COVID and the response thereto may have put a match to the anti-employment kindling.

Mark Patinkin wrote an interesting profile article about Rhode Island restaurants that are struggling to find employees.  Head chefs and owners are washing dishes and tending bars, which is only shocking to people who buy into the progressive/socialist narrative around employment.

Leadership means being the one who takes ultimate responsibility for getting things done.  Progressives should take special note of one executive chef’s statement that he did the dishes himself because he didn’t want to as “lower-level sous chefs” to do it, for fear they’d be frustrated and insulted and leave.  While times are currently extreme, that illustrates the principle that employees inherently have value and power.

For this post, however, focus in on the explanations that Patinkin highlights:

Michael Costantino partly blames the unemployment subsidies, a double-infusion for most recipients with the federal add-on. That was $600 a week at first and still $300, on top of a state check. And that $300 applies even if you’re only getting $50 or so of state unemployment. …

“It baffles me,” said Jessica Wilkin of Saje. “But I do believe there’s a lazy element. My waitresses can make $1,500 a week full time, but people would rather stay home on less if they can get by.” …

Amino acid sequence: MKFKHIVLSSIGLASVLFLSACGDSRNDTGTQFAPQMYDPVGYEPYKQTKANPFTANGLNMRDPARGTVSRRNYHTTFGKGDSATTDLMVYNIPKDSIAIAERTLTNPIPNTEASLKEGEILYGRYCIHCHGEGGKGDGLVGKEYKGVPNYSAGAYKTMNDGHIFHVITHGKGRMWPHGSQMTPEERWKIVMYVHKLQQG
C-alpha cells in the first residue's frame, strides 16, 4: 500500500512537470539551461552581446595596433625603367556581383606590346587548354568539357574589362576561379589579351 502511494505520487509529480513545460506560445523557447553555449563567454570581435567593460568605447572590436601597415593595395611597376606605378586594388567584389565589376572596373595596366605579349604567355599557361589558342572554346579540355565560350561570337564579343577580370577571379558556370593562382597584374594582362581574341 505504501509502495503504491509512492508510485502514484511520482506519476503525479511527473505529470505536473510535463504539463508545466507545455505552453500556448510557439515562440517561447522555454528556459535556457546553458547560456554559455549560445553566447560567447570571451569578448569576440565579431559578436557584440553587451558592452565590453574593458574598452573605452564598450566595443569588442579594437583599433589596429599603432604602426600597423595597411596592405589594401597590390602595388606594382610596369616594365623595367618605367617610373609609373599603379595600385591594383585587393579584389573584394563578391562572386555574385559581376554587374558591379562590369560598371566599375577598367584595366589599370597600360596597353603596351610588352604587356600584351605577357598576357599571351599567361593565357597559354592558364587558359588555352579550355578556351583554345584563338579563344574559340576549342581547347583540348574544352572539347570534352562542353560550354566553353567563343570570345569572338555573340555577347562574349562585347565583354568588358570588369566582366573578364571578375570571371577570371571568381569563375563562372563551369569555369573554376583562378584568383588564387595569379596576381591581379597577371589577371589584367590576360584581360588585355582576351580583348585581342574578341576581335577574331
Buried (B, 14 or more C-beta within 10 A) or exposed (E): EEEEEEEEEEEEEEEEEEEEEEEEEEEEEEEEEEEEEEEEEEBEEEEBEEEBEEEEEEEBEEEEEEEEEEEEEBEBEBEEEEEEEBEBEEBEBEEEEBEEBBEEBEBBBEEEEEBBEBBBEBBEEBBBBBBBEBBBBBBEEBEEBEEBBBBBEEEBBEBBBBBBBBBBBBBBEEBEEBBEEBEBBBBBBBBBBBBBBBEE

Jessica says restaurants got an unfair label as points of virus exposure, and although diners are back, she fears many would-be BOH workers — back of the house — are gun-shy of shifts in a closed, busy kitchen.

One other reason mentioned: many restaurant folks, laid off when everything shut down, found new career interests.

However fair it may be, the mention of “a lazy element” hints at something more fundamental.  Explicitly and implicitly, progressives have long been promoting a worldview that undercuts such central principles as:

  • The inherent dignity of work,
  • A belief that it’s possible to get ahead, and a
  • A sense that the working world is more or less fair and based on merit

This all makes for a deadly combination.  If people feel like working is just an imposition and that the workplace is an unfair field of oppression that lacks opportunity, they’ll take just-enough money from government instead of working.

The tragedy will come in 10-20 years when the young generations now are no longer so young and are faced with the reality of this terrible mistake.  When that happens, regret will mix with copious bitterness, which may be progressives’ endgame, because they believe they’ll be able to exploit it.


Featured image by Nick Karvounis on Unsplash.

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